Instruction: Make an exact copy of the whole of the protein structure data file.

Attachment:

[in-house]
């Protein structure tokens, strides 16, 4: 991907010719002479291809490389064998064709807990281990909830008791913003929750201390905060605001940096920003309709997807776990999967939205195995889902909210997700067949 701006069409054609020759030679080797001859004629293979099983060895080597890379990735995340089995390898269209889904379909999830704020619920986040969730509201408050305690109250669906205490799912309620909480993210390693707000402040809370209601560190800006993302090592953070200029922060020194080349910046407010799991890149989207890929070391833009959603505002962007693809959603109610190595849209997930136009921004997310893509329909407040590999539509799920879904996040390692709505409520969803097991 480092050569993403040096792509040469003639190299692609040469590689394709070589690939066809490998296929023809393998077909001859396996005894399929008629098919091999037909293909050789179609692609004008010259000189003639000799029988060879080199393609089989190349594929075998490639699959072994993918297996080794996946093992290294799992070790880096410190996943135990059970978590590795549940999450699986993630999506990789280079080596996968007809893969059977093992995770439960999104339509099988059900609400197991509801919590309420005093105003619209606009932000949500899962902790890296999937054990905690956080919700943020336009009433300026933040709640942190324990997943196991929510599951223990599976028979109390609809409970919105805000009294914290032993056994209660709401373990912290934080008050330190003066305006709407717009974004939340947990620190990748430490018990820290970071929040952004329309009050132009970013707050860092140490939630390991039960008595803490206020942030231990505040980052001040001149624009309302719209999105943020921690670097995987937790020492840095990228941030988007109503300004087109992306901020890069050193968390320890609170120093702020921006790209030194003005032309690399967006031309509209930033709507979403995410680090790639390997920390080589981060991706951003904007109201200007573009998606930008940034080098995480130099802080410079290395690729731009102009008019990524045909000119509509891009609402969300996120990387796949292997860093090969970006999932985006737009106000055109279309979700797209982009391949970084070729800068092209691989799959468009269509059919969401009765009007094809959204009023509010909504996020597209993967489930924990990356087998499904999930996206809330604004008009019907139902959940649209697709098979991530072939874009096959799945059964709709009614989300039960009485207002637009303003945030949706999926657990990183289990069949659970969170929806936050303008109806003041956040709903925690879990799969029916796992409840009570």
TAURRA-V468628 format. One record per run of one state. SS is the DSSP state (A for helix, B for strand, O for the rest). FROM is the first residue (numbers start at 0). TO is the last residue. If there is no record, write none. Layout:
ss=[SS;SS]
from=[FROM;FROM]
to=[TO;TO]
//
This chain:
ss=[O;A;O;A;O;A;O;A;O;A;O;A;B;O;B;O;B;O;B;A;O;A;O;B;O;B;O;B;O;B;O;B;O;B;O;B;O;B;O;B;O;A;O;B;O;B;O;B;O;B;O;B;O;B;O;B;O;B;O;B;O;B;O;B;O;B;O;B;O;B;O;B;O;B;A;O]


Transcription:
[in-house]
């Protein structure tokens, strides 16, 4: 991907010719002479291809490389064998064709807990281990909830008791913003929750201390905060605001940096920003309709997807776990999967939205195995889902909210997700067949 701006069409054609020759030679080797001859004629293979099983060895080597890379990735995340089995390898269209889904379909999830704020619920986040969730509201408050305690109250669906205490799912309620909480993210390693707000402040809370209601560190800006993302090592953070200029922060020194080349910046407010799991890149989207890929070391833009959603505002962007693809959603109610190595849209997930136009921004997310893509329909407040590999539509799920879904996040390692709505409520969803097991 480092050569993403040096792509040469003639190299692609040469590689394709070589690939066809490998296929023809393998077909001859396996005894399929008629098919091999037909293909050789179609692609004008010259000189003639000799029988060879080199393609089989190349594929075998490639699959072994993918297996080794996946093992290294799992070790880096410190996943135990059970978590590795549940999450699986993630999506990789280079080596996968007809893969059977093992995770439960999104339509099988059900609400197991509801919590309420005093105003619209606009932000949500899962902790890296999937054990905690956080919700943020336009009433300026933040709640942190324990997943196991929510599951223990599976028979109390609809409970919105805000009294914290032993056994209660709401373990912290934080008050330190003066305006709407717009974004939340947990620190990748430490018990820290970071929040952004329309009050132009970013707050860092140490939630390991039960008595803490206020942030231990505040980052001040001149624009309302719209999105943020921690670097995987937790020492840095990228941030988007109503300004087109992306901020890069050193968390320890609170120093702020921006790209030194003005032309690399967006031309509209930033709507979403995410680090790639390997920390080589981060991706951003904007109201200007573009998606930008940034080098995480130099802080410079290395690729731009102009008019990524045909000119509509891009609402969300996120990387796949292997860093090969970006999932985006737009106000055109279309979700797209982009391949970084070729800068092209691989799959468009269509059919969401009765009007094809959204009023509010909504996020597209993967489930924990990356087998499904999930996206809330604004008009019907139902959940649209697709098979991530072939874009096959799945059964709709009614989300039960009485207002637009303003945030949706999926657990990183289990069949659970969170929806936050303008109806003041956040709903925690879990799969029916796992409840009570």
TAURRA-V468628 format. One record per run of one state. SS is the DSSP state (A for helix, B for strand, O for the rest). FROM is the first residue (numbers start at 0). TO is the last residue. If there is no record, write none. Layout:
ss=[SS;SS]
from=[FROM;FROM]
to=[TO;TO]
//
This chain:
ss=[O;A;O;A;O;A;O;A;O;A;O;A;B;O;B;O;B;O;B;A;O;A;O;B;O;B;O;B;O;B;O;B;O;B;O;B;O;B;O;B;O;A;O;B;O;B;O;B;O;B;O;B;O;B;O;B;O;B;O;B;O;B;O;B;O;B;O;B;O;B;O;B;O;B;A;O]